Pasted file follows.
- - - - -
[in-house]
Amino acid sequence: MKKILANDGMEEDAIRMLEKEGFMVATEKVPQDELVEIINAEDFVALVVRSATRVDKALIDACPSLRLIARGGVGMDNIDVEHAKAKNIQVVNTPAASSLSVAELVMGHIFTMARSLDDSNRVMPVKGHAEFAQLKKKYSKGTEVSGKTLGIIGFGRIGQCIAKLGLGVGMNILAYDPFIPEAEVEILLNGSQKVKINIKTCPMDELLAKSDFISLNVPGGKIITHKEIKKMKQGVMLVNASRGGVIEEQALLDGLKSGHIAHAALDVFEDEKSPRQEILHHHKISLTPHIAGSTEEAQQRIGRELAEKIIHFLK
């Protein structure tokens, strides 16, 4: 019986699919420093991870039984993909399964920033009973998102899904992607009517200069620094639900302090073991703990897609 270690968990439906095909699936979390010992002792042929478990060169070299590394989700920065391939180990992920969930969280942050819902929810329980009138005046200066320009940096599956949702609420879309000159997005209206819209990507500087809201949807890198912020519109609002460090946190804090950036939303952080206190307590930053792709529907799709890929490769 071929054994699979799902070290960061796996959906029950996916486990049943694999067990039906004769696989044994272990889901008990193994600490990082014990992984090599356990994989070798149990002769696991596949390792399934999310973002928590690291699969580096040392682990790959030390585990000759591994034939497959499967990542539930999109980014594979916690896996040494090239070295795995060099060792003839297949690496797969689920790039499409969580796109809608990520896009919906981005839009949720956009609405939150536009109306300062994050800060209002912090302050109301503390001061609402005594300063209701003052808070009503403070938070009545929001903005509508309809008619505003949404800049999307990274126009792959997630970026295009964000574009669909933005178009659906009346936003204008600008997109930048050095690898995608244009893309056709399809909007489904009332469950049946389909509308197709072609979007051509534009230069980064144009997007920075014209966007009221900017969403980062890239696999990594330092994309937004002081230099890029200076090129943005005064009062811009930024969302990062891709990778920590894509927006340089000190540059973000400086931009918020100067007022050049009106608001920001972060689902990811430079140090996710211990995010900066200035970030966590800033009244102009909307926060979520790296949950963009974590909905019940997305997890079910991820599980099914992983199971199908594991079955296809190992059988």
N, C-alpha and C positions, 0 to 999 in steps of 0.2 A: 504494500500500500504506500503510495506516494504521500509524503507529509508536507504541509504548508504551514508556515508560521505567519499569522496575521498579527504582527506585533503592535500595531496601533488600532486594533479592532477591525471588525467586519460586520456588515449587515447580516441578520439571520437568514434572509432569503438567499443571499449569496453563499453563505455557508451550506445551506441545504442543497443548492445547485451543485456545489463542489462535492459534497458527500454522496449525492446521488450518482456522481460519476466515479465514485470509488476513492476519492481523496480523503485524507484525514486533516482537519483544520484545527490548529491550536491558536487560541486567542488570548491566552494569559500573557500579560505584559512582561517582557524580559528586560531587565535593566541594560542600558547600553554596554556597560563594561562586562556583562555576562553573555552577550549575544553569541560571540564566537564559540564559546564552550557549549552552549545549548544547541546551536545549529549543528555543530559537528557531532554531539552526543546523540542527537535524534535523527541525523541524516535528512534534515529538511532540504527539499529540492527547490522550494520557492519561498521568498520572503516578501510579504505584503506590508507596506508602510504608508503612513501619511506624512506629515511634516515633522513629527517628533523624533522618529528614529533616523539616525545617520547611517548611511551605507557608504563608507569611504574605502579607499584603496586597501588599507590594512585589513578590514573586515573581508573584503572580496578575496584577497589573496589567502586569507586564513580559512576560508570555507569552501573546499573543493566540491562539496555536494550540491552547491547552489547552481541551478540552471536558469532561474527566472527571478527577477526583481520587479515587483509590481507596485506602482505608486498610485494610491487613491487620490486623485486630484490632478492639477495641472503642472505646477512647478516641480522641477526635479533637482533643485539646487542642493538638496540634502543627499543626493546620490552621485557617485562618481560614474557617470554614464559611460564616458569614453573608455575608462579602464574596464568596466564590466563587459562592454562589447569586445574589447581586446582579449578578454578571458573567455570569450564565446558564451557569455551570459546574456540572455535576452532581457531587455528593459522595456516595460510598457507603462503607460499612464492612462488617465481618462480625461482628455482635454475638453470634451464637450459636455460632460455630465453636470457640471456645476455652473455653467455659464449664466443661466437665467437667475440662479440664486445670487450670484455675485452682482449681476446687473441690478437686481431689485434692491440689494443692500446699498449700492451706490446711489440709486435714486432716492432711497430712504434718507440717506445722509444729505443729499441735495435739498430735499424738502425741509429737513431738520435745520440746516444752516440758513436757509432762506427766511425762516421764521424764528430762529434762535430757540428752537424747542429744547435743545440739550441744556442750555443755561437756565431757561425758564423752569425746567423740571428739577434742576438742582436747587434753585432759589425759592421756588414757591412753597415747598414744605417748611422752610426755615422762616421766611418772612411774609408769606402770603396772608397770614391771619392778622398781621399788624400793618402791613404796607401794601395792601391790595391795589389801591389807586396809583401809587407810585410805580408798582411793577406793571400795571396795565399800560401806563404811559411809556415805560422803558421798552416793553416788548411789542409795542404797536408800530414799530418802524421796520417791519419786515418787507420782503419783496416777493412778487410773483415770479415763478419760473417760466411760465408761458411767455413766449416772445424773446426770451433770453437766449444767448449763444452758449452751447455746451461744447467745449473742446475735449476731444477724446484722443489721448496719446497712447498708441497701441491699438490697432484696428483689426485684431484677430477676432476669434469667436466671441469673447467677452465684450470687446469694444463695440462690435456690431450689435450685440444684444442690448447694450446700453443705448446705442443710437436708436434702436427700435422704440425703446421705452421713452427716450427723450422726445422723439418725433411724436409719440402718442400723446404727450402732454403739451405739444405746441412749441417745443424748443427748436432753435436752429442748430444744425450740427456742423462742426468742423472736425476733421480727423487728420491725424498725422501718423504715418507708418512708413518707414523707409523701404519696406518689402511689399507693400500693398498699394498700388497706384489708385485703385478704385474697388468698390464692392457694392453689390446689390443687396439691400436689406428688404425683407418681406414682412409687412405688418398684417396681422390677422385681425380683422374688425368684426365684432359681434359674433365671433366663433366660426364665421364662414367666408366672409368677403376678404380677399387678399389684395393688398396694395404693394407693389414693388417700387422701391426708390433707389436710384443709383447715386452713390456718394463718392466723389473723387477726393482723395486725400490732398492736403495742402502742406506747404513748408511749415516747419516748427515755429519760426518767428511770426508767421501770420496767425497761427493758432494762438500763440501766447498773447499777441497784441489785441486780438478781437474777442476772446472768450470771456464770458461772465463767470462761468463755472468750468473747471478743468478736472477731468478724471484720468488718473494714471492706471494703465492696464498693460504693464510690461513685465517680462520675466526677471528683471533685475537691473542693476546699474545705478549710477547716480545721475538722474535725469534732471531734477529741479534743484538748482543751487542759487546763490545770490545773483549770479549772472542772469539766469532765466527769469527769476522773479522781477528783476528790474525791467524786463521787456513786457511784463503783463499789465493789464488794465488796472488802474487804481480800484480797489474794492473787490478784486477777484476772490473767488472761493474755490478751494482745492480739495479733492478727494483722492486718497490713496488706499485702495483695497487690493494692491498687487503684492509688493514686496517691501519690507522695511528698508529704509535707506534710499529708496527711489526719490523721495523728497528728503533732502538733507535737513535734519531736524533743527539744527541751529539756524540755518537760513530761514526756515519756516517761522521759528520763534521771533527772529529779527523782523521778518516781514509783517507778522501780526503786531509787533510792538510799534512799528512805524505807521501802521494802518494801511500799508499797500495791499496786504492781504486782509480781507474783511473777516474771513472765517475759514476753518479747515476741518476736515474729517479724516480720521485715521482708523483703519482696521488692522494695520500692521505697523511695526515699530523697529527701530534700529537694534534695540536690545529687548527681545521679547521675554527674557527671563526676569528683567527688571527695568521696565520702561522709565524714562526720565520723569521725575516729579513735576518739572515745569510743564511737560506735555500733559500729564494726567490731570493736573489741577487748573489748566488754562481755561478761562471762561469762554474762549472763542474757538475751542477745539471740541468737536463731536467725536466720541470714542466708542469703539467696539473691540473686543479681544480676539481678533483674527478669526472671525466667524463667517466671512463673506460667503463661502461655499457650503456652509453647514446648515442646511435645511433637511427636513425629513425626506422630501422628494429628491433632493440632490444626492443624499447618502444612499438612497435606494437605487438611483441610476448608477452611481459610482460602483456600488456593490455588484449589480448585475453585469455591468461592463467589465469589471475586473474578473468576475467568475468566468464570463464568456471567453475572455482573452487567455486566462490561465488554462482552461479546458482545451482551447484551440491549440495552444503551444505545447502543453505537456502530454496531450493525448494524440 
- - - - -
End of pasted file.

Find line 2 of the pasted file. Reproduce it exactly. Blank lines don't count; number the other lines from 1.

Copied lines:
Amino acid sequence: MKKILANDGMEEDAIRMLEKEGFMVATEKVPQDELVEIINAEDFVALVVRSATRVDKALIDACPSLRLIARGGVGMDNIDVEHAKAKNIQVVNTPAASSLSVAELVMGHIFTMARSLDDSNRVMPVKGHAEFAQLKKKYSKGTEVSGKTLGIIGFGRIGQCIAKLGLGVGMNILAYDPFIPEAEVEILLNGSQKVKINIKTCPMDELLAKSDFISLNVPGGKIITHKEIKKMKQGVMLVNASRGGVIEEQALLDGLKSGHIAHAALDVFEDEKSPRQEILHHHKISLTPHIAGSTEEAQQRIGRELAEKIIHFLK